89 Texas L. Rev. 755
In this Article, Driver challenges the rising view within constitutional law known as “consensus constitutionalism.” This view holds that the Supreme Court interprets the Constitution in a way that reflects the “consensus” beliefs of the American public. Driver challenges this view by identifying and critiquing its defining features.
Driver notes that this consensus movement has a similar precedent among history professors during the 1940s and 1950s. These professors, reacting to a perceived overemphasis on conflict in examinations of the past, argued that the historical focus should instead by on American commonality. This movement did not last, as it was discredited by the 1960s for its homogenous conception of the past. Driver finds it curious, then, that consensus constitutionalists, who also rely on history in their scholarship, do not appear to have incorporated the debate among history professors into their work, especially considering the important lessons and conclusions that can be drawn from it.
After reviewing this debate, Driver turns to three analytical shortcomings of consensus constitutionalism. It views the American people as united when in fact ideological divisions pervade society. Also, its notion that the Court’s decisions reflect some societal consensus leads to the misguided impression that judicial decisions are inevitable, so the composition of the Court is irrelevant. Lastly, it contains distressing normative implications regarding the Court’s ability to clash with majority preferences, assuming the justices accept its warning about the perils of the Court outpacing public opinion.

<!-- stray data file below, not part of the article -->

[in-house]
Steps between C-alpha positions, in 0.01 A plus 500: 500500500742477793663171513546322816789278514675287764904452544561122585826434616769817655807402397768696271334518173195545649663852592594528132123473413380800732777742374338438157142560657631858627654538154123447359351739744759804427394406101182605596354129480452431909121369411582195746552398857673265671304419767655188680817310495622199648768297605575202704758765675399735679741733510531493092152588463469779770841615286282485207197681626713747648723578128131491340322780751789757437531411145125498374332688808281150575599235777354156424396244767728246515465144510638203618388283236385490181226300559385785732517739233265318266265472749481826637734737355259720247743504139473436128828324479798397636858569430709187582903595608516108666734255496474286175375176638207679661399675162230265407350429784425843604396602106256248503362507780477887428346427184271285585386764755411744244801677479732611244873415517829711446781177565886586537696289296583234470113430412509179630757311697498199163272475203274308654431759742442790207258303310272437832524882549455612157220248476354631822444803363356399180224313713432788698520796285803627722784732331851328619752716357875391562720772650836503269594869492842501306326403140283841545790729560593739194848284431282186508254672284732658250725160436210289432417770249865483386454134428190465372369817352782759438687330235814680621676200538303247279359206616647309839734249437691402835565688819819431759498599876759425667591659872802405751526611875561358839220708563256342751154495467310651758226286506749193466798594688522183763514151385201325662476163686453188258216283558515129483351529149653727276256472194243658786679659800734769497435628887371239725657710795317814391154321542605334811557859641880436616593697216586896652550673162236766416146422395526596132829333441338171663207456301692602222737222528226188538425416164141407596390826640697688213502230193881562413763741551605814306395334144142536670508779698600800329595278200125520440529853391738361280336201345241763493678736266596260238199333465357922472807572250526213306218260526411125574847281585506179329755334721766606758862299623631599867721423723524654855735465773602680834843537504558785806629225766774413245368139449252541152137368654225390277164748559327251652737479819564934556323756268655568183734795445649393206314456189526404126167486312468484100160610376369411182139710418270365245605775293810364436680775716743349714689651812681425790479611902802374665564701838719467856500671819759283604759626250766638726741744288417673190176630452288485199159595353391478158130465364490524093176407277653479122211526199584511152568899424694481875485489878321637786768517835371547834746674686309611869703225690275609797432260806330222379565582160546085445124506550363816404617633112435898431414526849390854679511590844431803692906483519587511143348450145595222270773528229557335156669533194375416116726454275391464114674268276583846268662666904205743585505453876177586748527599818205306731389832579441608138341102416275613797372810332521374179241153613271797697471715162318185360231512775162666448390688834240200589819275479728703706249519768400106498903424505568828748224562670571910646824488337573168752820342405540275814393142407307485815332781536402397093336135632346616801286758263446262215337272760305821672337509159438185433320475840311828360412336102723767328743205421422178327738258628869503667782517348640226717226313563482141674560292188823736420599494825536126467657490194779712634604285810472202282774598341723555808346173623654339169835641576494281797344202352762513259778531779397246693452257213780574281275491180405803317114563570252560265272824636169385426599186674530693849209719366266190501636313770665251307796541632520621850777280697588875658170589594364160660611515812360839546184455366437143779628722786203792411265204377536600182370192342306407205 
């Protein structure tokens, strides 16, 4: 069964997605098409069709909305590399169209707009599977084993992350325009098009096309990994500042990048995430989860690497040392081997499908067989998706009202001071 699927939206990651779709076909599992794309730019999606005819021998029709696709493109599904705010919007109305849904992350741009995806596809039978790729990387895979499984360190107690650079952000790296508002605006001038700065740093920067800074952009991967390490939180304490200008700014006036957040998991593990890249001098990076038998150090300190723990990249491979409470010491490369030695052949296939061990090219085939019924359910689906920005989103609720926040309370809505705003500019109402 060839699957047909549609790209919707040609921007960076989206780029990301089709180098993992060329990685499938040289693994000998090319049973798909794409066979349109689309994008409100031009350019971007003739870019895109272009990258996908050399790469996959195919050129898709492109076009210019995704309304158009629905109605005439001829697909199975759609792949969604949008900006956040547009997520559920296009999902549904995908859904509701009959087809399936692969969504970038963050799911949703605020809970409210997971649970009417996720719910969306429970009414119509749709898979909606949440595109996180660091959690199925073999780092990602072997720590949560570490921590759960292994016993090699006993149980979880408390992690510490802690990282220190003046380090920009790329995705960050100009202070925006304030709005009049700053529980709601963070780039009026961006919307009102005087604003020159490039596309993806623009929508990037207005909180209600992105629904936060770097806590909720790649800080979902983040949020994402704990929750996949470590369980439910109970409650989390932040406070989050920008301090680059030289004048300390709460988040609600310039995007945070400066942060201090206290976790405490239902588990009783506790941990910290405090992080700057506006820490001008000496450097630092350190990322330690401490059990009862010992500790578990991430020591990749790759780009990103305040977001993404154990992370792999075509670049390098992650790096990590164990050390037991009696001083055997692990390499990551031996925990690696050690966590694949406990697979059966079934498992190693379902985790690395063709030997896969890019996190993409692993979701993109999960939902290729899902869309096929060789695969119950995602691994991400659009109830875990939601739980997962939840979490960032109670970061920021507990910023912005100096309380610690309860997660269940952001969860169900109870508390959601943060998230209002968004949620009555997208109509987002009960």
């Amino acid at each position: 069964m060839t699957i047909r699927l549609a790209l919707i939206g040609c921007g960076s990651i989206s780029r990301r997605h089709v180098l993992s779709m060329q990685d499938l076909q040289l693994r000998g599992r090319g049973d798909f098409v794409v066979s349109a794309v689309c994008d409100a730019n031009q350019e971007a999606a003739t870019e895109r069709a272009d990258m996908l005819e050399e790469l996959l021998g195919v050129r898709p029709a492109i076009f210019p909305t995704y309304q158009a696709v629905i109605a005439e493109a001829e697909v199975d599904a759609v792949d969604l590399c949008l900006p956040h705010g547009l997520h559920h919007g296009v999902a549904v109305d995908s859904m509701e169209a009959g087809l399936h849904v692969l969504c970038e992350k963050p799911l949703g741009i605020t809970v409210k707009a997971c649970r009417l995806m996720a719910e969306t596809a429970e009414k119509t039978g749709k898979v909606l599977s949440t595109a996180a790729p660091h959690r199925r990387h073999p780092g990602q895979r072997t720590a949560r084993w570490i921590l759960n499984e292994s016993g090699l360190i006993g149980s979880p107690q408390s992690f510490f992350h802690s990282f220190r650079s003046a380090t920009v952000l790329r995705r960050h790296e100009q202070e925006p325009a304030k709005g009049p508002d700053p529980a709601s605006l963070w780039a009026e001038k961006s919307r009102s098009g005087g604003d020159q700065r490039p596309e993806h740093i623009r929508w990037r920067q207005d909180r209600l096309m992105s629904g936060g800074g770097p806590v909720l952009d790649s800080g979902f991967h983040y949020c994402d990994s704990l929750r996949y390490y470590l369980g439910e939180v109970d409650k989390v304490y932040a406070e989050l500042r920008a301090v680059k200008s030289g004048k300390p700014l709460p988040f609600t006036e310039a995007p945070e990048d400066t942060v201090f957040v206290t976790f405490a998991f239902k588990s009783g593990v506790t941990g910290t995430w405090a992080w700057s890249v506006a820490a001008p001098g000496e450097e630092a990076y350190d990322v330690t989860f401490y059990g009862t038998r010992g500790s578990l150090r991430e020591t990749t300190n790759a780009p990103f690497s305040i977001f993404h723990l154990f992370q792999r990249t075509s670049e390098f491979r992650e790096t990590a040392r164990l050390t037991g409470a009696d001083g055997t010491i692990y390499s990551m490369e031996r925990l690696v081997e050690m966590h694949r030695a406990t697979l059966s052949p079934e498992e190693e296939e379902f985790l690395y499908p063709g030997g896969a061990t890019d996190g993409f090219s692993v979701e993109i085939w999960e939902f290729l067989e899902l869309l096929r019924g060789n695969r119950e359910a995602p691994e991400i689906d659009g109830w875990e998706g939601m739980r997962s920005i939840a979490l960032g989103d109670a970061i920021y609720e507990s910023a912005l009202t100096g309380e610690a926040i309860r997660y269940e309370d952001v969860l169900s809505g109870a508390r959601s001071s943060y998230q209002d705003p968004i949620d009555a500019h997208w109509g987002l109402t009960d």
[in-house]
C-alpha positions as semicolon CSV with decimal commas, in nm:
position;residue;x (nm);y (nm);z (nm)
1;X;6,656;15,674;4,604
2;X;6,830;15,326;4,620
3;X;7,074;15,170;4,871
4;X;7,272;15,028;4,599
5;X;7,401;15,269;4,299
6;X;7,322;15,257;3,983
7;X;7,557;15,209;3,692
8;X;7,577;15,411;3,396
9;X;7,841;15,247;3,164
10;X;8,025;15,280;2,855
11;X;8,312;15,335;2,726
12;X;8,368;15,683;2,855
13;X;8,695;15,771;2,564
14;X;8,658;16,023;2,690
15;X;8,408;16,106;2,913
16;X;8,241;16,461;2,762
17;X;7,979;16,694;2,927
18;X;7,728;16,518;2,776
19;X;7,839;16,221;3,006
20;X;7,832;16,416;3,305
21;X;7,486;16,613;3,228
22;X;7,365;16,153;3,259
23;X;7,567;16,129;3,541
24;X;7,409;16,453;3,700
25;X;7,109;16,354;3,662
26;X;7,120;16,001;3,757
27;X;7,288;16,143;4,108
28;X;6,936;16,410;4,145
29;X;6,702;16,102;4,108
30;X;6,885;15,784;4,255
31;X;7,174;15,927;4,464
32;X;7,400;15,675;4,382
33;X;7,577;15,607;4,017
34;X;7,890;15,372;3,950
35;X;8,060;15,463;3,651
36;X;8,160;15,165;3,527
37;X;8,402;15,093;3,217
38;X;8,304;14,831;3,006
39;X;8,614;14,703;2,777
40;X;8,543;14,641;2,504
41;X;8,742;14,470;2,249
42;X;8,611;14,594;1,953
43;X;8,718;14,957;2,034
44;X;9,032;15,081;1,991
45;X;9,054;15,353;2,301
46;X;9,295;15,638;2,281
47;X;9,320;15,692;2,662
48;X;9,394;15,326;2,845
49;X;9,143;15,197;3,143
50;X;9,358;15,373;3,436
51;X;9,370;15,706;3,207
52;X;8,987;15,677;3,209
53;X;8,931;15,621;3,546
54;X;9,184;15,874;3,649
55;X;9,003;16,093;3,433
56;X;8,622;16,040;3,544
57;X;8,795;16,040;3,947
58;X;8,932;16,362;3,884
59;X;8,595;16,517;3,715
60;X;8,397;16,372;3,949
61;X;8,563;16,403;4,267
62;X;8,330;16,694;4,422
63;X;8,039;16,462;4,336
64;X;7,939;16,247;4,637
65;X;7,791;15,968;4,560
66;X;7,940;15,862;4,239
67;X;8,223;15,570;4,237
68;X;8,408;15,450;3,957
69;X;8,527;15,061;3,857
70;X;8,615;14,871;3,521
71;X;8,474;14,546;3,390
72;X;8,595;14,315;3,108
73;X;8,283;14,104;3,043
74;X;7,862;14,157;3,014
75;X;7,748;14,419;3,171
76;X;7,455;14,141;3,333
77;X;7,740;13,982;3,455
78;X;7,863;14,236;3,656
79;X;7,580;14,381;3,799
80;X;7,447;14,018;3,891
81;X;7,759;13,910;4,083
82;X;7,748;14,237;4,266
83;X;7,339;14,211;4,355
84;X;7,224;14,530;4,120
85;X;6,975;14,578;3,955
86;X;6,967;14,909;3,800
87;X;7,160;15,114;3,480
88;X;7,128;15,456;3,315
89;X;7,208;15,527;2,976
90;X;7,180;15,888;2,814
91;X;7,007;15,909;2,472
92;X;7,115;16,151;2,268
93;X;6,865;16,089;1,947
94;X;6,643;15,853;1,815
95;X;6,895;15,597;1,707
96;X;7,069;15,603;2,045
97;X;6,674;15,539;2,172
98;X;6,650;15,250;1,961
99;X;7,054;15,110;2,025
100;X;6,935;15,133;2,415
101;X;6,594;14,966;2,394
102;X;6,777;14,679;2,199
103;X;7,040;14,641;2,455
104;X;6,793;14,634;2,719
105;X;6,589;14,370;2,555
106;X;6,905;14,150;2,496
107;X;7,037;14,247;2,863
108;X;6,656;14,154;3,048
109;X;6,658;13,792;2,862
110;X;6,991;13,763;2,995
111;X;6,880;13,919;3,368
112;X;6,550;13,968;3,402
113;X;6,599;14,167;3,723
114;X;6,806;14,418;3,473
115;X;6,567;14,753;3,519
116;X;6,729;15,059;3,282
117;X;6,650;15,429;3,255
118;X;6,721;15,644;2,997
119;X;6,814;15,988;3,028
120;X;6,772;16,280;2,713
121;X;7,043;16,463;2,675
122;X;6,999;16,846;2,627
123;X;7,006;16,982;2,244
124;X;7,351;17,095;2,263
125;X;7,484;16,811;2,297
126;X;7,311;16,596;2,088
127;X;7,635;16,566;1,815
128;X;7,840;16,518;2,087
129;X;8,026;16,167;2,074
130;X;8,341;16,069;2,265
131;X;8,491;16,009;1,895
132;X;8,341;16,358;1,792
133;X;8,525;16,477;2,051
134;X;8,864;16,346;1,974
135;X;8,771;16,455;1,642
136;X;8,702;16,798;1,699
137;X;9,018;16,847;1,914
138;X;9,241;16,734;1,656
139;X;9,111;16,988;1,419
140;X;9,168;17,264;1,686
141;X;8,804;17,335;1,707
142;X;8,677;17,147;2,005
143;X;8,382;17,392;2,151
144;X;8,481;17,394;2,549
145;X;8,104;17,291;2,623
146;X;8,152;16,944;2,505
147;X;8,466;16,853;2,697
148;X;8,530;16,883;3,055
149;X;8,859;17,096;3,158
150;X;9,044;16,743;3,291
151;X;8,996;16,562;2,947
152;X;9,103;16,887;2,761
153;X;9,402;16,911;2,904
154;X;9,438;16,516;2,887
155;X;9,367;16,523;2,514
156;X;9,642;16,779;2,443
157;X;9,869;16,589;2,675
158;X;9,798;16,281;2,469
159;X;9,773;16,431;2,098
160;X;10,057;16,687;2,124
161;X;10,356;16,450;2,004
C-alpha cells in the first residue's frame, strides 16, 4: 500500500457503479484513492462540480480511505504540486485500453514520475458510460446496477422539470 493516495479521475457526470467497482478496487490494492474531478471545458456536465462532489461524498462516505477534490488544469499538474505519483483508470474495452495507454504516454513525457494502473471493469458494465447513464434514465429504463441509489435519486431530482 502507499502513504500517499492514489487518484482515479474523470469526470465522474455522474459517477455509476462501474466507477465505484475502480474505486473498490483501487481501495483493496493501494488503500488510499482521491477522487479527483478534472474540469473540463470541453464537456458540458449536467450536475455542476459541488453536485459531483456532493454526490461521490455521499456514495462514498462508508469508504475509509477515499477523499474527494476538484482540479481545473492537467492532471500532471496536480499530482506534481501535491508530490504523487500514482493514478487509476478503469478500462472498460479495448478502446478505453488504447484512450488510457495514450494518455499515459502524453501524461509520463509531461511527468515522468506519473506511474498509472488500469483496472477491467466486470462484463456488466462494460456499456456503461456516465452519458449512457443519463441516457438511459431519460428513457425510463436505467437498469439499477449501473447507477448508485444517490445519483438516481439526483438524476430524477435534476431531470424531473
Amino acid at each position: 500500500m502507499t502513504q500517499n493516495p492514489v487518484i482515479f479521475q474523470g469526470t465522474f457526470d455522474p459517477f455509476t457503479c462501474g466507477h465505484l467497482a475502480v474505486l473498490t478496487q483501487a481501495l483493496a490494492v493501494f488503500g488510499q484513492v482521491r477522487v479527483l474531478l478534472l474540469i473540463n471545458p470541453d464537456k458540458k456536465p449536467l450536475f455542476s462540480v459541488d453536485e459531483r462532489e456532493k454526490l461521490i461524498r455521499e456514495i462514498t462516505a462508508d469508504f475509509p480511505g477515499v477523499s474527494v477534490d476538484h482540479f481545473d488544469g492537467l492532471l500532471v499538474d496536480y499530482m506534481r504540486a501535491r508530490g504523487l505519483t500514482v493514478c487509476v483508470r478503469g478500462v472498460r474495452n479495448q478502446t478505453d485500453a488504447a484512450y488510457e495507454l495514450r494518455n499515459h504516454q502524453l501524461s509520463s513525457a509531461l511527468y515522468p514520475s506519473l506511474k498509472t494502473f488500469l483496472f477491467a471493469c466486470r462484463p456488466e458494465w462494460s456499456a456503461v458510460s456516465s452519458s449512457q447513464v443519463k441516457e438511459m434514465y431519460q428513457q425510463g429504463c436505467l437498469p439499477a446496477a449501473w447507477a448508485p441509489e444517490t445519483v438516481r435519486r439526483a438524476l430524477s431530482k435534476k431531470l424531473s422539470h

As an alternative external methodology, Driver proposes “contested constitutionalism.” According to this approach, the Court’s constitutional interpretation typically arises in the face of ideological conflict, not consensus. Driver then illustrates in detail how this alternative approach plays out in practice by providing a revised account of Brown v. Board of Education and the Court’s role in recognizing black Americans as full citizens during this period.
In conclusion, Driver urges legal scholars to move away from consensus constitutionalism and its focus on simplicity, and instead embrace contested constitutionalism in order to provide a richer historical account of many significant events in legal history. Moreover, how law professors explain the Court’s history and its ability to protect minority rights, writes Driver, ultimately exert some influence on how judges perform their jobs. Thus, contested constitutionalism seeks to preserve the Court’s countermajoritarian capabilities.